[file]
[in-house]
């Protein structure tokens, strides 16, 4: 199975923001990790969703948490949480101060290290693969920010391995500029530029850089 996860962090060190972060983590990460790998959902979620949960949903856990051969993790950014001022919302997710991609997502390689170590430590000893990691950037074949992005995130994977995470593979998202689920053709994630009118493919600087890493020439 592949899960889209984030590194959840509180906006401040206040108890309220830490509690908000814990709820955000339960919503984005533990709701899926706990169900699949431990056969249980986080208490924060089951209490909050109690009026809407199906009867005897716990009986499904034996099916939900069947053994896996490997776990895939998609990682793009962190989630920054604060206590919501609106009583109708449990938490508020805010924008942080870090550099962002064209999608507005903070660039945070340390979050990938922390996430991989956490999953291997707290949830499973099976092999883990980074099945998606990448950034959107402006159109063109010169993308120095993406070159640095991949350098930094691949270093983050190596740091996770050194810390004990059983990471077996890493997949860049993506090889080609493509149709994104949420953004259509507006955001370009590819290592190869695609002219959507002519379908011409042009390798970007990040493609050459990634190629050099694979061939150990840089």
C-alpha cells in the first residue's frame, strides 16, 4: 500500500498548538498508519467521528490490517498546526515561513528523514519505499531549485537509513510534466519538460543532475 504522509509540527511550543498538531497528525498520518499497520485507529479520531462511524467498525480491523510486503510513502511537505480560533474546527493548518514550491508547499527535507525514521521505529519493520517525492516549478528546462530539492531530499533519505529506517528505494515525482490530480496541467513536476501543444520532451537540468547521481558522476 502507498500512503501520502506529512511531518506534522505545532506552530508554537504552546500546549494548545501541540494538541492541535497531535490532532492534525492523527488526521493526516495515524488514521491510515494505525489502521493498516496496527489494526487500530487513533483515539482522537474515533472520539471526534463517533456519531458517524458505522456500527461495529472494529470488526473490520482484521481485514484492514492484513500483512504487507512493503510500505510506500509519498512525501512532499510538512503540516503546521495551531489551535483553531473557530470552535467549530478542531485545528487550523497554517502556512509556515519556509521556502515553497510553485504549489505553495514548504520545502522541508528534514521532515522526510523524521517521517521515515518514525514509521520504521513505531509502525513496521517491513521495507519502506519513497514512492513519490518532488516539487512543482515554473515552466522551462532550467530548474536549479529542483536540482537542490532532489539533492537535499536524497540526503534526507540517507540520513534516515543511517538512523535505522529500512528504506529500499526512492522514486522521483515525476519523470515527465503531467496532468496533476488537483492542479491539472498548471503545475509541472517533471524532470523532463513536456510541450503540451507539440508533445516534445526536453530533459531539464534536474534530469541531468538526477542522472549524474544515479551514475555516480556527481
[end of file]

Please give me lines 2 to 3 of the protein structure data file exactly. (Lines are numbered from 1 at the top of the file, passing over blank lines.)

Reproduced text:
């Protein structure tokens, strides 16, 4: 199975923001990790969703948490949480101060290290693969920010391995500029530029850089 996860962090060190972060983590990460790998959902979620949960949903856990051969993790950014001022919302997710991609997502390689170590430590000893990691950037074949992005995130994977995470593979998202689920053709994630009118493919600087890493020439 592949899960889209984030590194959840509180906006401040206040108890309220830490509690908000814990709820955000339960919503984005533990709701899926706990169900699949431990056969249980986080208490924060089951209490909050109690009026809407199906009867005897716990009986499904034996099916939900069947053994896996490997776990895939998609990682793009962190989630920054604060206590919501609106009583109708449990938490508020805010924008942080870090550099962002064209999608507005903070660039945070340390979050990938922390996430991989956490999953291997707290949830499973099976092999883990980074099945998606990448950034959107402006159109063109010169993308120095993406070159640095991949350098930094691949270093983050190596740091996770050194810390004990059983990471077996890493997949860049993506090889080609493509149709994104949420953004259509507006955001370009590819290592190869695609002219959507002519379908011409042009390798970007990040493609050459990634190629050099694979061939150990840089």
C-alpha cells in the first residue's frame, strides 16, 4: 500500500498548538498508519467521528490490517498546526515561513528523514519505499531549485537509513510534466519538460543532475 504522509509540527511550543498538531497528525498520518499497520485507529479520531462511524467498525480491523510486503510513502511537505480560533474546527493548518514550491508547499527535507525514521521505529519493520517525492516549478528546462530539492531530499533519505529506517528505494515525482490530480496541467513536476501543444520532451537540468547521481558522476 502507498500512503501520502506529512511531518506534522505545532506552530508554537504552546500546549494548545501541540494538541492541535497531535490532532492534525492523527488526521493526516495515524488514521491510515494505525489502521493498516496496527489494526487500530487513533483515539482522537474515533472520539471526534463517533456519531458517524458505522456500527461495529472494529470488526473490520482484521481485514484492514492484513500483512504487507512493503510500505510506500509519498512525501512532499510538512503540516503546521495551531489551535483553531473557530470552535467549530478542531485545528487550523497554517502556512509556515519556509521556502515553497510553485504549489505553495514548504520545502522541508528534514521532515522526510523524521517521517521515515518514525514509521520504521513505531509502525513496521517491513521495507519502506519513497514512492513519490518532488516539487512543482515554473515552466522551462532550467530548474536549479529542483536540482537542490532532489539533492537535499536524497540526503534526507540517507540520513534516515543511517538512523535505522529500512528504506529500499526512492522514486522521483515525476519523470515527465503531467496532468496533476488537483492542479491539472498548471503545475509541472517533471524532470523532463513536456510541450503540451507539440508533445516534445526536453530533459531539464534536474534530469541531468538526477542522472549524474544515479551514475555516480556527481